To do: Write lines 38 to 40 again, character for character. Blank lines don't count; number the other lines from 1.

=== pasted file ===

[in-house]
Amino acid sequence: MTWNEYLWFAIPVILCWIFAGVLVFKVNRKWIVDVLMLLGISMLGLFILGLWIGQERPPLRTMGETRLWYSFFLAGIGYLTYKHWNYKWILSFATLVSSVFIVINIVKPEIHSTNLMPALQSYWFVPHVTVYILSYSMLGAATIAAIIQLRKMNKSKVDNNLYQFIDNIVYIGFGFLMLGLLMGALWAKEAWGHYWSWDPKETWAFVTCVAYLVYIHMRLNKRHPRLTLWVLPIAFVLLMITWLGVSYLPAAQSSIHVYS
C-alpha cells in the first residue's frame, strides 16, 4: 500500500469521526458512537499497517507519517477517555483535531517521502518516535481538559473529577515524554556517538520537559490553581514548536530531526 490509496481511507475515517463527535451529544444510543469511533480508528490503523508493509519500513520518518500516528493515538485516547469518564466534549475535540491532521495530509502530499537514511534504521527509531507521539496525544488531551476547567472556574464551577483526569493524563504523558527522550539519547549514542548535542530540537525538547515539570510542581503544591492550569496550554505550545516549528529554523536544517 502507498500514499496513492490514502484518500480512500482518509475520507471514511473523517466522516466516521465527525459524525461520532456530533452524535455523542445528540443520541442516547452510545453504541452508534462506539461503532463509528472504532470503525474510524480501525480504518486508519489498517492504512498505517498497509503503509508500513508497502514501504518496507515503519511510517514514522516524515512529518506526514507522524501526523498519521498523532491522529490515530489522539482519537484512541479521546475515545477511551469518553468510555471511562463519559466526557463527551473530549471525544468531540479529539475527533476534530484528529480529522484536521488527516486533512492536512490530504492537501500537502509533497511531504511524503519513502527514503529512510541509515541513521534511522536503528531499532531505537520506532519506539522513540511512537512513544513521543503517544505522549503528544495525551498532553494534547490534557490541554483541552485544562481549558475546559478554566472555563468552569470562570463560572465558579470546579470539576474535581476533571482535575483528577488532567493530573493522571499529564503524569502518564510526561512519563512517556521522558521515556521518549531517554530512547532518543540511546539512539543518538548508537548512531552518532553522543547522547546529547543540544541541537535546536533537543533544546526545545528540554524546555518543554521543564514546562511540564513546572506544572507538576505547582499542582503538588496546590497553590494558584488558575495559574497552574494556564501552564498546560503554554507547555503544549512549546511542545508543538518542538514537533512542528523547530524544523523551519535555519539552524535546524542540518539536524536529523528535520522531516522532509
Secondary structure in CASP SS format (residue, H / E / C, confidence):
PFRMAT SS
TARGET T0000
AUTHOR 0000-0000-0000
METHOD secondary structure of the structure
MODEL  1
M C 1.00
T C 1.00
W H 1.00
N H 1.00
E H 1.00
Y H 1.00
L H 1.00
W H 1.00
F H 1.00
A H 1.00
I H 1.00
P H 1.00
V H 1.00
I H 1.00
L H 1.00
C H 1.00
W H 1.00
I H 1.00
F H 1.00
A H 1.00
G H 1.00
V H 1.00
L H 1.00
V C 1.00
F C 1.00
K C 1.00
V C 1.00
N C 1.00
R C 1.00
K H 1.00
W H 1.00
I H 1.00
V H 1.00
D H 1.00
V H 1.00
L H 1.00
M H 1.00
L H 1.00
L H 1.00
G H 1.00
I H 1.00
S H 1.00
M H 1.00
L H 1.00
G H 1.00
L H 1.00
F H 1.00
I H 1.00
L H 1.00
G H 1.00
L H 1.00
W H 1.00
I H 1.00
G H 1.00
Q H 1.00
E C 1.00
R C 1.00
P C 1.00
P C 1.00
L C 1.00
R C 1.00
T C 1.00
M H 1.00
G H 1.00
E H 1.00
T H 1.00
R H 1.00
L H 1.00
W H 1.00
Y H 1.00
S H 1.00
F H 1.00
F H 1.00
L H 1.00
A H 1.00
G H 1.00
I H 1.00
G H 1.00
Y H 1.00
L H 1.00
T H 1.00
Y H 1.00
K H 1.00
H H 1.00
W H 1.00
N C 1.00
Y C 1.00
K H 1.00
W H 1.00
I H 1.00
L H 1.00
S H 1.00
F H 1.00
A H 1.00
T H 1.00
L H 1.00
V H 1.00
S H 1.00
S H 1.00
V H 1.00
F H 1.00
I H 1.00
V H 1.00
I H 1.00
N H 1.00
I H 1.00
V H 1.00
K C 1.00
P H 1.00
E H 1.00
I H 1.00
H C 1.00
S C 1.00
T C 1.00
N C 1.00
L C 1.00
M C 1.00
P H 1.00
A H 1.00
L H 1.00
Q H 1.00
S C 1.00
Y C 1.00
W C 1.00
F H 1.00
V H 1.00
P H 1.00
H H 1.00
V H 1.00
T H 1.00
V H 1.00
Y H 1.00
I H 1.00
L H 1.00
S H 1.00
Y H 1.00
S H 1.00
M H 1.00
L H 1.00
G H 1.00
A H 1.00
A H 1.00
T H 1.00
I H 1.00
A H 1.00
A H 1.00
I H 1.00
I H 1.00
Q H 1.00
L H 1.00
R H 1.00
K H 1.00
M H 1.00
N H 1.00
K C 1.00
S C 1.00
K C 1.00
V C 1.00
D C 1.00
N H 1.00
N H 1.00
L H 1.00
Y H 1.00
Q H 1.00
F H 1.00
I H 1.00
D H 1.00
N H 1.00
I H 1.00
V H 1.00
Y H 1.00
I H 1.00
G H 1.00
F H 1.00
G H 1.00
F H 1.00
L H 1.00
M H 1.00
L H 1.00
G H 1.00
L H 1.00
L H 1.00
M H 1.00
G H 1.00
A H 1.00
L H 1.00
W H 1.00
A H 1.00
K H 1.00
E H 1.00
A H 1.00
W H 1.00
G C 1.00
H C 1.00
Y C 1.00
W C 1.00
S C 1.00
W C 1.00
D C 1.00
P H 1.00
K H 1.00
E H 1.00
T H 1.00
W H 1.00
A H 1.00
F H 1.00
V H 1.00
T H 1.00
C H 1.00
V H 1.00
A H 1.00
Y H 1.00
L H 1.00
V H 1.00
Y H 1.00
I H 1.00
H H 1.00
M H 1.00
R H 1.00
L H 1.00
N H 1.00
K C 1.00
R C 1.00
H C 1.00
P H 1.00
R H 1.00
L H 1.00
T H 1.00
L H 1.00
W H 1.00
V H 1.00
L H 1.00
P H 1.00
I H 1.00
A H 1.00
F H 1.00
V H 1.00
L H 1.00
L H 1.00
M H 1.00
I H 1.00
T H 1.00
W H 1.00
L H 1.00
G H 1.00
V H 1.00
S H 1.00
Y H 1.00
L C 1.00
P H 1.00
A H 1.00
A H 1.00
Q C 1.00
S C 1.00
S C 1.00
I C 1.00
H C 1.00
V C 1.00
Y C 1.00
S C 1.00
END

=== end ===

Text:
R C 1.00
K H 1.00
W H 1.00